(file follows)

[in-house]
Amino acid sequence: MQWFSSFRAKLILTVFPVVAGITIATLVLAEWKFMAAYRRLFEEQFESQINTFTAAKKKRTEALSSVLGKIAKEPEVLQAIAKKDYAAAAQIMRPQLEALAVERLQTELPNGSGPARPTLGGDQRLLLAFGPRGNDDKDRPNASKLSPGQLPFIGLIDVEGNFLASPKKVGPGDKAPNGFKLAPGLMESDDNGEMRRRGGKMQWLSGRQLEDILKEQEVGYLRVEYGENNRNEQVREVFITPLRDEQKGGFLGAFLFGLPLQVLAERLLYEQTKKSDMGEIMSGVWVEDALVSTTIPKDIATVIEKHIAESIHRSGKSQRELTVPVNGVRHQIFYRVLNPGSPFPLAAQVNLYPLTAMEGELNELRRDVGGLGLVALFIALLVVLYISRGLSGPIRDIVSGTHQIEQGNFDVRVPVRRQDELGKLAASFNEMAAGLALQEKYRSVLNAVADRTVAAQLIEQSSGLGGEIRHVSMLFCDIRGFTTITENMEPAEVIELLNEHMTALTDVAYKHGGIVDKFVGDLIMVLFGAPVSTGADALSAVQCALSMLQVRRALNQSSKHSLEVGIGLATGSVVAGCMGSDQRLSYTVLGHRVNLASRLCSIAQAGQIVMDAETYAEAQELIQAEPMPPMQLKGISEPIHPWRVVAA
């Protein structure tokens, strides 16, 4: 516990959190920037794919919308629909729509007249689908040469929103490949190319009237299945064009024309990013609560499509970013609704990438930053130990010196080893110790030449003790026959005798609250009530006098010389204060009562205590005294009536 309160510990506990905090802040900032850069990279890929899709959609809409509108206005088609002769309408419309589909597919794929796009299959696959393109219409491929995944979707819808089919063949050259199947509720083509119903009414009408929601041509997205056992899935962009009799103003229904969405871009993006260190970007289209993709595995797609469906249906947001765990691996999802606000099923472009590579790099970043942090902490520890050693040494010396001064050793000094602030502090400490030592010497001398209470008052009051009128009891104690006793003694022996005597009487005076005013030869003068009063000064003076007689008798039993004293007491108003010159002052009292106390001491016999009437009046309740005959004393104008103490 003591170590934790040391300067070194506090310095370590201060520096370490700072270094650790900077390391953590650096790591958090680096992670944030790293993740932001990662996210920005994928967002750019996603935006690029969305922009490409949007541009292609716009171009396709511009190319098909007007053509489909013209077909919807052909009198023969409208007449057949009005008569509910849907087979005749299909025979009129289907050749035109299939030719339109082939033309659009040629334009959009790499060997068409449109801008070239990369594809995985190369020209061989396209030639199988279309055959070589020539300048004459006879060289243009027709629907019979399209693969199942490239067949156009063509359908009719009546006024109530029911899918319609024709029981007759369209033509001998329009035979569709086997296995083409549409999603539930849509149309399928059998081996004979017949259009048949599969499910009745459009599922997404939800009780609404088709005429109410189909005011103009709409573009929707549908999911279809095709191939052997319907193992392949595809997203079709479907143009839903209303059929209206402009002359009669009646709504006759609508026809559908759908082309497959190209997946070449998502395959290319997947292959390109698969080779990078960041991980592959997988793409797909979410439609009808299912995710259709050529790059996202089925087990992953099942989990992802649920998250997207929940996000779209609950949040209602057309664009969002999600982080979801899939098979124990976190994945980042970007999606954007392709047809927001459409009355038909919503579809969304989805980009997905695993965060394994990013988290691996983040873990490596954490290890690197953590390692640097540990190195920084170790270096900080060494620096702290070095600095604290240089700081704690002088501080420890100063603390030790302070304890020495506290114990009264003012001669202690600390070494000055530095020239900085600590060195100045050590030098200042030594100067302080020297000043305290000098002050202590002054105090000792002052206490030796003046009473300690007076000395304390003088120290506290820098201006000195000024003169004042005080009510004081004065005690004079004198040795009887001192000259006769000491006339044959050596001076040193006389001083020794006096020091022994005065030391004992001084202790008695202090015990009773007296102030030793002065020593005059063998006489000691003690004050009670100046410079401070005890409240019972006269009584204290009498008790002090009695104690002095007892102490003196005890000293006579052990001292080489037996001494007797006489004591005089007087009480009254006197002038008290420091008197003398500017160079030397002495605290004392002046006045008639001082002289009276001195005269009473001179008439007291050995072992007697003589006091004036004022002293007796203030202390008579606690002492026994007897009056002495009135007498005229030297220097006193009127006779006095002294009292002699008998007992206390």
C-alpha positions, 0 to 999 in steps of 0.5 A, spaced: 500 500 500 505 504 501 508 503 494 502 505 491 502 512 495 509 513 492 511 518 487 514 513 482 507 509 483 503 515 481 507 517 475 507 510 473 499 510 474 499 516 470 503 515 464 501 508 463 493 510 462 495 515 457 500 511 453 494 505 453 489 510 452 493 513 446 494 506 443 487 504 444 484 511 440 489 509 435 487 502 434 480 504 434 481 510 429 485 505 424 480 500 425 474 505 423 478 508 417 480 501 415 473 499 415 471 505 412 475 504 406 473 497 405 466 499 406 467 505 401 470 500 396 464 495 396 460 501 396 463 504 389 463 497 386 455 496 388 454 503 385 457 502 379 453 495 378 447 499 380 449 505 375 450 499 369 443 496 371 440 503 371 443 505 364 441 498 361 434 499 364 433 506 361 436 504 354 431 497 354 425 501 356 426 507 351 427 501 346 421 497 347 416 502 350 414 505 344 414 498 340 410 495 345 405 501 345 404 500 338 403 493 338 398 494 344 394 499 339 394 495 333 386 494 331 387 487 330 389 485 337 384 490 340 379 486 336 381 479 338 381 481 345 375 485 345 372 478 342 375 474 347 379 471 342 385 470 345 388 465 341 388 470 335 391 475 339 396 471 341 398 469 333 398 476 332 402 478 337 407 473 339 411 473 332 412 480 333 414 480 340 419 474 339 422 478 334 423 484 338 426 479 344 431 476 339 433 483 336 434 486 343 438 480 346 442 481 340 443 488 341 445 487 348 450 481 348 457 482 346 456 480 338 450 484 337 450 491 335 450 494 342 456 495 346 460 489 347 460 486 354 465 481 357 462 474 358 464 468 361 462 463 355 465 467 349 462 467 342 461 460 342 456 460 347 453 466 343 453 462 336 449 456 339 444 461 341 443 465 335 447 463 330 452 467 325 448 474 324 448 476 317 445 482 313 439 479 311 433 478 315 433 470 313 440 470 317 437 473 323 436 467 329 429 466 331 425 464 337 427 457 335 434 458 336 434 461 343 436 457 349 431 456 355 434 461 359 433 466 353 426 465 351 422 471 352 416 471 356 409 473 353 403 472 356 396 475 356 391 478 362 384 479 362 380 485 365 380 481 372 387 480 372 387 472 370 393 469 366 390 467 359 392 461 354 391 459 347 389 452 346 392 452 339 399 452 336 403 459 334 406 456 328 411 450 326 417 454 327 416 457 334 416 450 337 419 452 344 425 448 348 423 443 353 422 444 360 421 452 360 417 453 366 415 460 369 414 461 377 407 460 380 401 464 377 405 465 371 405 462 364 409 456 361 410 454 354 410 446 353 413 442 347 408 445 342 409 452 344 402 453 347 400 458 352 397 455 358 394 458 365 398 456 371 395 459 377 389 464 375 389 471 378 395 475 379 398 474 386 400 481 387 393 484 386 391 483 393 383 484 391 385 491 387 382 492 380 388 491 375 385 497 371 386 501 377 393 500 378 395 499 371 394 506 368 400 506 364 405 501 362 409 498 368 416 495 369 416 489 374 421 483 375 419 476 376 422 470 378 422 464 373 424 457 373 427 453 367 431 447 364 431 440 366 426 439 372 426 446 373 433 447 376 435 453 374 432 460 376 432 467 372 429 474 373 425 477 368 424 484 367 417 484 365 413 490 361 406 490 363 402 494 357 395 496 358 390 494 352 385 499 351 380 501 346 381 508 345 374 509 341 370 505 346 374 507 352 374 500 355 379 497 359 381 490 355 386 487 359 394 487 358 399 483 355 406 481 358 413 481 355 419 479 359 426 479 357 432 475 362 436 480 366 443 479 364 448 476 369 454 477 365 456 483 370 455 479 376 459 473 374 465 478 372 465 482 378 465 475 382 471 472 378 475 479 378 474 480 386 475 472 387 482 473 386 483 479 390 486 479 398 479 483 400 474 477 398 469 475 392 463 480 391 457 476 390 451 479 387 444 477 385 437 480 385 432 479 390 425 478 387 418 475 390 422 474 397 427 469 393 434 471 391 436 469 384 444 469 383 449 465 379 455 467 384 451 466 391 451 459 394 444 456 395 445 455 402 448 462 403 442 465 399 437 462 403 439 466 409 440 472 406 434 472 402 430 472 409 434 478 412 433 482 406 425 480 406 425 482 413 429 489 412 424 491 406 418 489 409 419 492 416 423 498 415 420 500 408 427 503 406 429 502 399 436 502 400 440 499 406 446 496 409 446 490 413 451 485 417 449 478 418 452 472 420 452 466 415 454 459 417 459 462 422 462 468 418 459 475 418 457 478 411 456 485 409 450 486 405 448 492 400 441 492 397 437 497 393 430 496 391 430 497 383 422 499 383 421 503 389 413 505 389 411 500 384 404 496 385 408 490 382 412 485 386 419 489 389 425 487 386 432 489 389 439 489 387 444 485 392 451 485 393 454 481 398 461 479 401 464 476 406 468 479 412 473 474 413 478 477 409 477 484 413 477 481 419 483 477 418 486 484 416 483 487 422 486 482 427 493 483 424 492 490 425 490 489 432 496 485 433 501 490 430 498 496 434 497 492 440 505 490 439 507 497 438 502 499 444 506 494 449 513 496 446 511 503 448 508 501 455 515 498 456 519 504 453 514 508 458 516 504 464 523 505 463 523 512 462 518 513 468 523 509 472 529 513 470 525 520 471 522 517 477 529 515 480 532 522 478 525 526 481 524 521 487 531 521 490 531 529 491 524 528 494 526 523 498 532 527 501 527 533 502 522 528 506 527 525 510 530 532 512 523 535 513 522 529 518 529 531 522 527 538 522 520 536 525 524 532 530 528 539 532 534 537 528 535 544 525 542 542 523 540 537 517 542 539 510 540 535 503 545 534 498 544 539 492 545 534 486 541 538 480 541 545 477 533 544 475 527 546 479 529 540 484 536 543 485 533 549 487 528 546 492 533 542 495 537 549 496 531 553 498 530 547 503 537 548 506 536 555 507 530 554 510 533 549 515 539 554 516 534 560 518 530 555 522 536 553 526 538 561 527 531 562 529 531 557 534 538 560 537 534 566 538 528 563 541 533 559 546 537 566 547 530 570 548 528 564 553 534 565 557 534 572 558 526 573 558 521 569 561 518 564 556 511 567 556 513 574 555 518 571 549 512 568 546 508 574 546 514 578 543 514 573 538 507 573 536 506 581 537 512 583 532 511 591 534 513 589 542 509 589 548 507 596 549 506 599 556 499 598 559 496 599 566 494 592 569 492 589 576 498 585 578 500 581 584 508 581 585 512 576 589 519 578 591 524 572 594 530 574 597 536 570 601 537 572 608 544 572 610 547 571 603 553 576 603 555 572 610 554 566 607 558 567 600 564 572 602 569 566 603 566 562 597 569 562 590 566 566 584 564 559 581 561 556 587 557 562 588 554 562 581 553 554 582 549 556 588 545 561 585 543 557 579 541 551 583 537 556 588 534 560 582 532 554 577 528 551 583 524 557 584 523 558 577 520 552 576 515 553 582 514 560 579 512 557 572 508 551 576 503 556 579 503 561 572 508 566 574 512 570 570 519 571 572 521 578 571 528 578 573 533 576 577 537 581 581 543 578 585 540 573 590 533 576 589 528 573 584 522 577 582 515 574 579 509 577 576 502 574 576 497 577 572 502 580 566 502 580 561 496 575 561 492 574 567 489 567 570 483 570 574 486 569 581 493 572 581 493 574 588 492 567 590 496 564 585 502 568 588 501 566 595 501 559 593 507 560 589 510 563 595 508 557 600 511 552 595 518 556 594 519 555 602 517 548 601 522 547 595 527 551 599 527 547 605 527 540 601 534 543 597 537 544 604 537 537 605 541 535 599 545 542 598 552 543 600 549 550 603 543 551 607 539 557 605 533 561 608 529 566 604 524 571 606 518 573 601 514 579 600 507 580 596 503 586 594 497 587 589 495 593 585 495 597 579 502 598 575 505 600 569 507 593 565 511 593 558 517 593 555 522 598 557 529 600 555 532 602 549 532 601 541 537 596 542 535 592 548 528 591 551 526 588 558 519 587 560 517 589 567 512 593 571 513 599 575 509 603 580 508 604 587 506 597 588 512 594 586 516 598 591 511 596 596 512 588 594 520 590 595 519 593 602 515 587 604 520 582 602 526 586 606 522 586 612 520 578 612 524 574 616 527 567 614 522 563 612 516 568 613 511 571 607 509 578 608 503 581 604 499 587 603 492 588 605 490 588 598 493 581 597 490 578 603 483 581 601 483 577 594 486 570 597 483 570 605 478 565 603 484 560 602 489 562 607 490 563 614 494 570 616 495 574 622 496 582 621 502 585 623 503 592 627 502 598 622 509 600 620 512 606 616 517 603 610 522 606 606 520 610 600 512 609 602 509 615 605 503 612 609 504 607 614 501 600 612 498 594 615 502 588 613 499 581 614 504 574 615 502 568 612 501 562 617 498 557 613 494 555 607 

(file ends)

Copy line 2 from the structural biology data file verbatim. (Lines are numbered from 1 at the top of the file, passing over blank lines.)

Amino acid sequence: MQWFSSFRAKLILTVFPVVAGITIATLVLAEWKFMAAYRRLFEEQFESQINTFTAAKKKRTEALSSVLGKIAKEPEVLQAIAKKDYAAAAQIMRPQLEALAVERLQTELPNGSGPARPTLGGDQRLLLAFGPRGNDDKDRPNASKLSPGQLPFIGLIDVEGNFLASPKKVGPGDKAPNGFKLAPGLMESDDNGEMRRRGGKMQWLSGRQLEDILKEQEVGYLRVEYGENNRNEQVREVFITPLRDEQKGGFLGAFLFGLPLQVLAERLLYEQTKKSDMGEIMSGVWVEDALVSTTIPKDIATVIEKHIAESIHRSGKSQRELTVPVNGVRHQIFYRVLNPGSPFPLAAQVNLYPLTAMEGELNELRRDVGGLGLVALFIALLVVLYISRGLSGPIRDIVSGTHQIEQGNFDVRVPVRRQDELGKLAASFNEMAAGLALQEKYRSVLNAVADRTVAAQLIEQSSGLGGEIRHVSMLFCDIRGFTTITENMEPAEVIELLNEHMTALTDVAYKHGGIVDKFVGDLIMVLFGAPVSTGADALSAVQCALSMLQVRRALNQSSKHSLEVGIGLATGSVVAGCMGSDQRLSYTVLGHRVNLASRLCSIAQAGQIVMDAETYAEAQELIQAEPMPPMQLKGISEPIHPWRVVAA